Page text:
94 caltinay 5301 \section{Functions}\label{sec:ripleyfuncs}
95 sshaw 5279 \begin{funcdesc}{Brick}{n0,n1,n2,l0=1.,l1=1.,l2=1.,d0=-1,d1=-1,d2=-1,
96     diracPoints=list(), diracTags=list()}
97     generates a \Domain object representing a three-dimensional brick between
98     $(0,0,0)$ and $(l0,l1,l2)$ with orthogonal faces. All elements will be regular.
99     The brick is filled with
100     \var{n0} elements along the $x_0$-axis,
101     \var{n1} elements along the $x_1$-axis and
102     \var{n2} elements along the $x_2$-axis.
103     If built with \MPI support, the domain will be subdivided
104     \var{d0} times along the $x_0$-axis,
105     \var{d1} times along the $x_1$-axis, and
106     \var{d2} times along the $x_2$-axis.
107     \var{d0}, \var{d1}, and \var{d2} must be factors of the number of
108     \MPI processes requested.
109     If axial subdivisions are not specified, automatic domain subdivision will take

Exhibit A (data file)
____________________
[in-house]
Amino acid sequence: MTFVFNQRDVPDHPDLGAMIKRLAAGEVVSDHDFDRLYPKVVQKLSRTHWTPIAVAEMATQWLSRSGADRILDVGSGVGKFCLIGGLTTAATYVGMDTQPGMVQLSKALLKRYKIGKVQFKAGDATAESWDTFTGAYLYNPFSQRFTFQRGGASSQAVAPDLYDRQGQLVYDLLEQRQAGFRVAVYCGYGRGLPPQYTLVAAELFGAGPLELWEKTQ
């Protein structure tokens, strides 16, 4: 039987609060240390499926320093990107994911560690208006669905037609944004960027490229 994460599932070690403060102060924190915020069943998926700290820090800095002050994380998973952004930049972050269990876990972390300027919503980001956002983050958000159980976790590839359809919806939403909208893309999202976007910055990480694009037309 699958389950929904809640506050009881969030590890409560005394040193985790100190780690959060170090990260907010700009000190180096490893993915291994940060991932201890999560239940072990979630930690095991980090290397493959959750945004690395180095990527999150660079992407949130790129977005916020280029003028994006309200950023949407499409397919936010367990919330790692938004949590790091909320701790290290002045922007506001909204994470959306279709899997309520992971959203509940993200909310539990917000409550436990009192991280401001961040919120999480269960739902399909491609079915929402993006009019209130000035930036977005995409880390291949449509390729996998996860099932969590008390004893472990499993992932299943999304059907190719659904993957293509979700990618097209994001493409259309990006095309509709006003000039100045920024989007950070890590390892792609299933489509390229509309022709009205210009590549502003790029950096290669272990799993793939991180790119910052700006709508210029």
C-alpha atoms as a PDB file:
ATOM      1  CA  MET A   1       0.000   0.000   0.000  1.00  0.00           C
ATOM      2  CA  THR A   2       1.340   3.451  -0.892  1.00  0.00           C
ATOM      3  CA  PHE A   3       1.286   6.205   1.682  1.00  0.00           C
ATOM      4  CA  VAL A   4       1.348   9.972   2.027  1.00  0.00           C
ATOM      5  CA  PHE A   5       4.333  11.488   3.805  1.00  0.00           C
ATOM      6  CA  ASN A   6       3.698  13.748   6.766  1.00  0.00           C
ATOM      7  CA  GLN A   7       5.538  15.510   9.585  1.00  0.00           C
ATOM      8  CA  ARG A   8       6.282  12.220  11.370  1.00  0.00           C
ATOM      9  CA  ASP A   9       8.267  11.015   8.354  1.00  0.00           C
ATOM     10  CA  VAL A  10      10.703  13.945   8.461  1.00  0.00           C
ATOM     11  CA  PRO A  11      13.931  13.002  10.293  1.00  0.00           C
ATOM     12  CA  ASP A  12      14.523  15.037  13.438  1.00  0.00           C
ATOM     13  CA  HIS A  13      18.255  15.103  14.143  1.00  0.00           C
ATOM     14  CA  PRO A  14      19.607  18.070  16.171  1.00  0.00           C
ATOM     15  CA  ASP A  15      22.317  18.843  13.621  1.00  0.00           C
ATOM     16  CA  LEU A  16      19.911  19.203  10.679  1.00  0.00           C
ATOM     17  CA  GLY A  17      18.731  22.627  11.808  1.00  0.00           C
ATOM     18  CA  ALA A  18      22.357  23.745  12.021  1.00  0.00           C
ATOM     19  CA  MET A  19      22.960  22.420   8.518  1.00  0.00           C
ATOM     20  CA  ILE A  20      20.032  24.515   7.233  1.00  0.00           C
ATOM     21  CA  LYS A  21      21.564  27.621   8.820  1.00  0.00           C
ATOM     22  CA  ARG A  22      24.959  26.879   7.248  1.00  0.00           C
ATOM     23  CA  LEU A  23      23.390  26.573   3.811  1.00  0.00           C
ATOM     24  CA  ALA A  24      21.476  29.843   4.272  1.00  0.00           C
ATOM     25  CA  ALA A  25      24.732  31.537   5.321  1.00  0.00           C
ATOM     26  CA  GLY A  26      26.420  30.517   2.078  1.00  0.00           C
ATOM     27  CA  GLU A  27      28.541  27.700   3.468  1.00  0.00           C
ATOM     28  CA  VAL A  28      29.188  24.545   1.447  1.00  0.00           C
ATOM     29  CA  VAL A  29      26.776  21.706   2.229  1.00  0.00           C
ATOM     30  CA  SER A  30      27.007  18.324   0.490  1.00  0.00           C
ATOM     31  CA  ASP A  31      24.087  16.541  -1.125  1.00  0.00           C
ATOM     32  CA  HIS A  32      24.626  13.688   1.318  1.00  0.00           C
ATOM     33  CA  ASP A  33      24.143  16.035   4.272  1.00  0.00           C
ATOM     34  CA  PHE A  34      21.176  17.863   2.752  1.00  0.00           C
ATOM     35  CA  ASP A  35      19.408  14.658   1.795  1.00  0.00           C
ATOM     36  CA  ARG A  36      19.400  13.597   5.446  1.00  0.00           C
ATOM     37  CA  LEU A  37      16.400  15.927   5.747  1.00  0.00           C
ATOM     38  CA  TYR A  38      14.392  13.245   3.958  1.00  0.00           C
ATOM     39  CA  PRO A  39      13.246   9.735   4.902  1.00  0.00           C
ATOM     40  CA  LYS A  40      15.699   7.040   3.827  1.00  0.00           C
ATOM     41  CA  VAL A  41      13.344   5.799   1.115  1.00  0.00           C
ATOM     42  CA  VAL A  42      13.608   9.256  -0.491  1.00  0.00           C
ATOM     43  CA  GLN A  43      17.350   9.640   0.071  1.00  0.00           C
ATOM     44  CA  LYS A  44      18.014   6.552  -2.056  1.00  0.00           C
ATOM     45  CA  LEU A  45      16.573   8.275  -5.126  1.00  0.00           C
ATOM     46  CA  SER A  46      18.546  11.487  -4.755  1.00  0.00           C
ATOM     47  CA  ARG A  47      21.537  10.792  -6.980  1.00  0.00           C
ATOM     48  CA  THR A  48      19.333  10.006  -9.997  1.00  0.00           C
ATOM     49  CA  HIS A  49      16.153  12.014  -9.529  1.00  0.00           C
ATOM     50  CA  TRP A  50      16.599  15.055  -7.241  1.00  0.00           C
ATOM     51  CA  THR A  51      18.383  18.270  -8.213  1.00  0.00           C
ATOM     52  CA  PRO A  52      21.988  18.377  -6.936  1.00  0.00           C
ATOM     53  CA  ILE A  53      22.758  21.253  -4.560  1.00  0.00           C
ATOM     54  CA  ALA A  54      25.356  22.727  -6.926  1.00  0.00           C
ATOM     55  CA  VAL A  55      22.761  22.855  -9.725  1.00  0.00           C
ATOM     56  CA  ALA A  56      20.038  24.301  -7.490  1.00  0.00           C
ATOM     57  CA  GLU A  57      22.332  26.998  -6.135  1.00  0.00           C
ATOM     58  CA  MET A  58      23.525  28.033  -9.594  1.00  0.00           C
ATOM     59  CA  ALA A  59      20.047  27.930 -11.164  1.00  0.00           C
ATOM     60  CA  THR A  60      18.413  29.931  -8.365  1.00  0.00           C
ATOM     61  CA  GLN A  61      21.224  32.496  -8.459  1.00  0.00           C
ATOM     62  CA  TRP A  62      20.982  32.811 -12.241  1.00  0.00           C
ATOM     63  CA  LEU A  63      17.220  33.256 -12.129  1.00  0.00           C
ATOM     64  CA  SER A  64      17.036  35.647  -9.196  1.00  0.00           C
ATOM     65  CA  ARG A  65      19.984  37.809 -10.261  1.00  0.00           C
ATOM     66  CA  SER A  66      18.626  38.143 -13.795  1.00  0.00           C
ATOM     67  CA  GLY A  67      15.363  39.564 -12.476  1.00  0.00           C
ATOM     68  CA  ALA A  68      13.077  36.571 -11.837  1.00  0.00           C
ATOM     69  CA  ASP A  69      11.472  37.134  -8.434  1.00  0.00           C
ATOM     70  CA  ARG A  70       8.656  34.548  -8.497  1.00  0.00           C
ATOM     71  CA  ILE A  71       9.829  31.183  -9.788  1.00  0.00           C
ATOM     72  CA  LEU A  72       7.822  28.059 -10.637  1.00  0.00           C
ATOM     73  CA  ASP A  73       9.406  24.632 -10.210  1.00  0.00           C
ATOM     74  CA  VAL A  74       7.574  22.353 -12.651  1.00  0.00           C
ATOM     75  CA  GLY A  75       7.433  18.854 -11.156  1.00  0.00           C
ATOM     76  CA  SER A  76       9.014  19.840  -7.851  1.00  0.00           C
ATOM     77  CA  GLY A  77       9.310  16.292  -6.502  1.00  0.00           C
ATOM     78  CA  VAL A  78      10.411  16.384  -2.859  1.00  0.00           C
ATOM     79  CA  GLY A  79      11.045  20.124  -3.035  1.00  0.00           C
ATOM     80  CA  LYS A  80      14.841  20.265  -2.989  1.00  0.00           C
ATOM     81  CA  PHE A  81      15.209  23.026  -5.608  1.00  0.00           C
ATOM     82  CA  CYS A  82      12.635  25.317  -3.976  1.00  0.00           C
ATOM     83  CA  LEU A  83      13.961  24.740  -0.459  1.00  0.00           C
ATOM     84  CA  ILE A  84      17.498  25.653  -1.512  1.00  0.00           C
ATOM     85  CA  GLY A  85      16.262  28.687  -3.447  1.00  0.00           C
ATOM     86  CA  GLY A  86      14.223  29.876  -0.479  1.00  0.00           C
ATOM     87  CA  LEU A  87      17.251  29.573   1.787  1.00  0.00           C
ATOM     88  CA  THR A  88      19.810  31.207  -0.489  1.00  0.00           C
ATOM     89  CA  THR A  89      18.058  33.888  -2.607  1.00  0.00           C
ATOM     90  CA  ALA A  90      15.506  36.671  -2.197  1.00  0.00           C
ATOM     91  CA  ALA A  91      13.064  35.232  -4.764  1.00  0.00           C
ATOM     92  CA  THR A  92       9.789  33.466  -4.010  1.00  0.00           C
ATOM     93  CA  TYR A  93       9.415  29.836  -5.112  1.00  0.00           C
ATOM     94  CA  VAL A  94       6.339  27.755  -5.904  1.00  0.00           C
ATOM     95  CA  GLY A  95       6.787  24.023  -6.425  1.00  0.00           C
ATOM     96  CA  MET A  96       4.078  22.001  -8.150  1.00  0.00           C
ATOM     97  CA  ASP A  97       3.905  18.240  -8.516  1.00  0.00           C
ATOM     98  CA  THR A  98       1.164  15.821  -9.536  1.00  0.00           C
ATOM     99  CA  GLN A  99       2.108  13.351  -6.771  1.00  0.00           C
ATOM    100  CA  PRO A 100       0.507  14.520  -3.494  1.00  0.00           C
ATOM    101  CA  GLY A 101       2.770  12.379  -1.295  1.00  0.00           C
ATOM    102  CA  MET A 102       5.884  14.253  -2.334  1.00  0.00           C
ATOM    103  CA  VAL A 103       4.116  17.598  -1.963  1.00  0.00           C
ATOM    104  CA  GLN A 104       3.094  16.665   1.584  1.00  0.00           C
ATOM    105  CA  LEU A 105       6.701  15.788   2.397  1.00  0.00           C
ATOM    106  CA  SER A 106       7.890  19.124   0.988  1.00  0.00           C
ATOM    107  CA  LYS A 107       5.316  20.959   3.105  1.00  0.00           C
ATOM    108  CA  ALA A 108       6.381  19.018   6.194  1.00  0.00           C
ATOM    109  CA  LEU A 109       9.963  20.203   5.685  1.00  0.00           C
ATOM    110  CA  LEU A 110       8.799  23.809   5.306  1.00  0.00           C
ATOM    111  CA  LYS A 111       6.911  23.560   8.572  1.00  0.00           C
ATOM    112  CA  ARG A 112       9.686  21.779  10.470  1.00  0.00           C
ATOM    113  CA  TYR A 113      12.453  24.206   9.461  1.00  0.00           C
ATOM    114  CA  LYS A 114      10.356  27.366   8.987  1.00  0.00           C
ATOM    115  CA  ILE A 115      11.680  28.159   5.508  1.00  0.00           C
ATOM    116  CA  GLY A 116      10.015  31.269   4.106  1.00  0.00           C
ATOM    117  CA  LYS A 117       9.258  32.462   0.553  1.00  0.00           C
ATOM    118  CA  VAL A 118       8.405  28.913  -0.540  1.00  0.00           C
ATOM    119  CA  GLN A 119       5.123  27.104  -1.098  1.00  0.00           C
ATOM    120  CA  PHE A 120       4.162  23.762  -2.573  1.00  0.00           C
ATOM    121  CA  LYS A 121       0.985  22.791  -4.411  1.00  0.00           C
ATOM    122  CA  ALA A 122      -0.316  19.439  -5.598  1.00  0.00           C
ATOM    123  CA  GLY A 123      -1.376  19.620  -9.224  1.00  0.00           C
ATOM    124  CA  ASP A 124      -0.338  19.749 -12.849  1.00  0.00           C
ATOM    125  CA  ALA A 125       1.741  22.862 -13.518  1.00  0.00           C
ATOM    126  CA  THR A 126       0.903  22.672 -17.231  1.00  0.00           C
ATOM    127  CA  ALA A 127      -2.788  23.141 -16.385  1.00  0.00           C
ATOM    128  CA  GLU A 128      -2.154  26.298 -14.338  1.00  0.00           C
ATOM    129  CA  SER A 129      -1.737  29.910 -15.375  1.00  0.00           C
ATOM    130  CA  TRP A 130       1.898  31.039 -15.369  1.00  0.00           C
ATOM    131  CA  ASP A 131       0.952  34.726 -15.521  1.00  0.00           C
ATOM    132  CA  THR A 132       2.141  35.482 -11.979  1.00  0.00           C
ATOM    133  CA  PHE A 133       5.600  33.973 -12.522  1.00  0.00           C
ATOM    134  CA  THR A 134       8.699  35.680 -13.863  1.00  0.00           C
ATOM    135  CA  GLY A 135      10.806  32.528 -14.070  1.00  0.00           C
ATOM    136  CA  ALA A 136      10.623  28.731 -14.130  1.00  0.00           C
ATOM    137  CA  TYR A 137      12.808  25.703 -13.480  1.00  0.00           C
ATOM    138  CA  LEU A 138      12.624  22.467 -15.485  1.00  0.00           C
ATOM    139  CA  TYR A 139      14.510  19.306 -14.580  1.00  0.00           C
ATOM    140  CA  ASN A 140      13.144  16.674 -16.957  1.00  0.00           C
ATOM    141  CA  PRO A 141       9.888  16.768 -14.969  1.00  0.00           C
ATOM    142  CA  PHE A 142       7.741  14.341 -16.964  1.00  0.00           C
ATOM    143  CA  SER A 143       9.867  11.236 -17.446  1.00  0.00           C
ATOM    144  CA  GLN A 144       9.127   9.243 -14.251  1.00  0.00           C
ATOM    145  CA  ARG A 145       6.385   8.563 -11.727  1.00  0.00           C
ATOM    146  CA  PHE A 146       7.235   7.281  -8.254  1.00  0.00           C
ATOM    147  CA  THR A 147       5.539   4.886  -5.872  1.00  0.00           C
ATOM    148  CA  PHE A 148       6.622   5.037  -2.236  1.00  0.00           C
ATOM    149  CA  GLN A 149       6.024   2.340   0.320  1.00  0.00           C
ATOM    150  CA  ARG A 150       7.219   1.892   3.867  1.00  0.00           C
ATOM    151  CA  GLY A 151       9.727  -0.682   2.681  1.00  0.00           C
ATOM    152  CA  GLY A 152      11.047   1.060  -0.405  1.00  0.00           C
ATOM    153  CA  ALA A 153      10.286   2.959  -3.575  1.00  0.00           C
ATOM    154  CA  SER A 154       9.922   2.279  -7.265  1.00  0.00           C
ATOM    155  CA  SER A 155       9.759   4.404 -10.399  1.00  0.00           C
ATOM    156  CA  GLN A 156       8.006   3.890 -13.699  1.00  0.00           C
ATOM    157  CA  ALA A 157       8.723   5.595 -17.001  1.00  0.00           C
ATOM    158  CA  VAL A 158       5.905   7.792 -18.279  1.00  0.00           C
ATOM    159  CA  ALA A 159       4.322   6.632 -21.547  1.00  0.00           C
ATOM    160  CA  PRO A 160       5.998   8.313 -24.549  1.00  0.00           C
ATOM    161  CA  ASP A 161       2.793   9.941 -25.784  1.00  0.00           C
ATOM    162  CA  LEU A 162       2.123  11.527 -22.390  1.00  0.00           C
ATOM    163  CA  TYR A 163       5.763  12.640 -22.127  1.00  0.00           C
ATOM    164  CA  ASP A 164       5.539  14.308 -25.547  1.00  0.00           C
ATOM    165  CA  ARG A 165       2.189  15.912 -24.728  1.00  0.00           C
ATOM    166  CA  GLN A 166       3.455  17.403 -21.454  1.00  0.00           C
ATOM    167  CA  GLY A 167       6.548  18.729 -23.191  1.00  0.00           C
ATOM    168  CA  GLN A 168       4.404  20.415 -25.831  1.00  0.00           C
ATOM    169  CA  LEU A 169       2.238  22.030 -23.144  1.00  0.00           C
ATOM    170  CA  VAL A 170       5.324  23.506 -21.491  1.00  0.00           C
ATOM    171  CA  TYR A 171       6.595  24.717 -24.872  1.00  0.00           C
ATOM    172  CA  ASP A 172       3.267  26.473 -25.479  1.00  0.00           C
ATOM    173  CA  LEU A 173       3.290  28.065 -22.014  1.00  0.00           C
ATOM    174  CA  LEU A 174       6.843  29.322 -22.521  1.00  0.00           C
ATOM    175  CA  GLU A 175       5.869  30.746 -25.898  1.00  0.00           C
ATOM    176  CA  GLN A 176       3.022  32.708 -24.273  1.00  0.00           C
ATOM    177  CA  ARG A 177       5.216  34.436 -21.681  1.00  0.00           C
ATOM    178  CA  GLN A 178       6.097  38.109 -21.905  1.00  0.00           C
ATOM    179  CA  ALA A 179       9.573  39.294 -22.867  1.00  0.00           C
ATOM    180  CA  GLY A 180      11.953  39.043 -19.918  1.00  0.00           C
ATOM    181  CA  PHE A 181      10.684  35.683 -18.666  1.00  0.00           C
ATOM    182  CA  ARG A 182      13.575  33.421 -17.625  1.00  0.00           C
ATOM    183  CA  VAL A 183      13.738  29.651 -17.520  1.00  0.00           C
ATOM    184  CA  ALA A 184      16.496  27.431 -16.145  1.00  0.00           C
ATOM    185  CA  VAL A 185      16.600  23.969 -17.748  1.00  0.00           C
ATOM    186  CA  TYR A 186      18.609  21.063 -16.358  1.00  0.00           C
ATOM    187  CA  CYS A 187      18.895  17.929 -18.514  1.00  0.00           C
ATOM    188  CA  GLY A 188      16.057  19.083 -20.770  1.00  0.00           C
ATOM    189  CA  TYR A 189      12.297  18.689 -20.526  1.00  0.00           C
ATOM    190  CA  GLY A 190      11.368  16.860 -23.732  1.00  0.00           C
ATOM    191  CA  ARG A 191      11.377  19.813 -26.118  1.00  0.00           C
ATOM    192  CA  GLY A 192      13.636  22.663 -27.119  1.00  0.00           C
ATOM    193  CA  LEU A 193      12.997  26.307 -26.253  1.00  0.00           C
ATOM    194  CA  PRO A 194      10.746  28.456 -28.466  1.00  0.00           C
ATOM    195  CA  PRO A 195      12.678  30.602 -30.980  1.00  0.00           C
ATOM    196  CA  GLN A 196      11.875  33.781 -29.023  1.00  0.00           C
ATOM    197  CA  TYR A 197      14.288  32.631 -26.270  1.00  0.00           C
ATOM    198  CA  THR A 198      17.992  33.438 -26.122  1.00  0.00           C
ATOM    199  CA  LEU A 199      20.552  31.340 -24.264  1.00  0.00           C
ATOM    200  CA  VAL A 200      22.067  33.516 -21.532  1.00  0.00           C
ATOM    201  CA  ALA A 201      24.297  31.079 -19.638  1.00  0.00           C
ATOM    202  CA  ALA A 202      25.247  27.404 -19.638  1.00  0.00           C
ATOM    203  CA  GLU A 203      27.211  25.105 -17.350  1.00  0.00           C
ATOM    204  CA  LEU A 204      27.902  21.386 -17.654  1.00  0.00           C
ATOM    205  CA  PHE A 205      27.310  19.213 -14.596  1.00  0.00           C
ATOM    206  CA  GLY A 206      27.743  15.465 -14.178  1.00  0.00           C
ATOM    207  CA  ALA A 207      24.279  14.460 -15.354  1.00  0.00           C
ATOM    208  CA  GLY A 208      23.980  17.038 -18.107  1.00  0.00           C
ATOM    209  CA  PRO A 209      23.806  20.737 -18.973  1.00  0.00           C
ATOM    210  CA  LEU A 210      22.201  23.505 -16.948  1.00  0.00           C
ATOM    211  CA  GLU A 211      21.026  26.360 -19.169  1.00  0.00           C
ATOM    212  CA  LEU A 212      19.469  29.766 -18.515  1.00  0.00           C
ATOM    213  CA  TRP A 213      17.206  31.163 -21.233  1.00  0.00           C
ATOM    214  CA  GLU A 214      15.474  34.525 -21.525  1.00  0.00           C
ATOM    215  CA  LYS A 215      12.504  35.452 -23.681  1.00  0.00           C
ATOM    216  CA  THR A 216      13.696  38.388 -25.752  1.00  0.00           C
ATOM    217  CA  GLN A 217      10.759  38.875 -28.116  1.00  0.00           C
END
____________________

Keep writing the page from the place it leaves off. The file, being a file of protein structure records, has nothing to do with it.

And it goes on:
110     place. This may not be the most efficient construction and will likely result in
111     extra elements being added to ensure proper distribution of work. Any extra
112     elements added in this way will change the length of the domain proportionately.
113     \var{diracPoints} is a list of coordinate-tuples of points within the mesh,
114     each point tagged with the respective string within \var{diracTags}.
115     \end{funcdesc}
116    
117 caltinay 5301 \begin{funcdesc}{Rectangle}{n0,n1,l0=1.,l1=1.,d0=-1,d1=-1,
118 sshaw 5279 diracPoints=list(), diracTags=list()}
119     generates a \Domain object representing a two-dimensional rectangle between
120     $(0,0)$ and $(l0,l1)$ with orthogonal faces. All elements will be regular.
121     The rectangle is filled with
122     \var{n0} elements along the $x_0$-axis and
123     \var{n1} elements along the $x_1$-axis.
124     If built with \MPI support, the domain will be subdivided
125     \var{d0} times along the $x_0$-axis and
126     \var{d1} times along the $x_1$-axis.
127     \var{d0} and \var{d1} must be factors of the number of \MPI processes requested.
128     If axial subdivisions are not specified, automatic domain subdivision will take
129     place. This may not be the most efficient construction and will likely result in
130     extra elements being added to ensure proper distribution of work. Any extra
131     elements added in this way will change the length of the domain proportionately.
132     \var{diracPoints} is a list of coordinate-tuples of points within the mesh,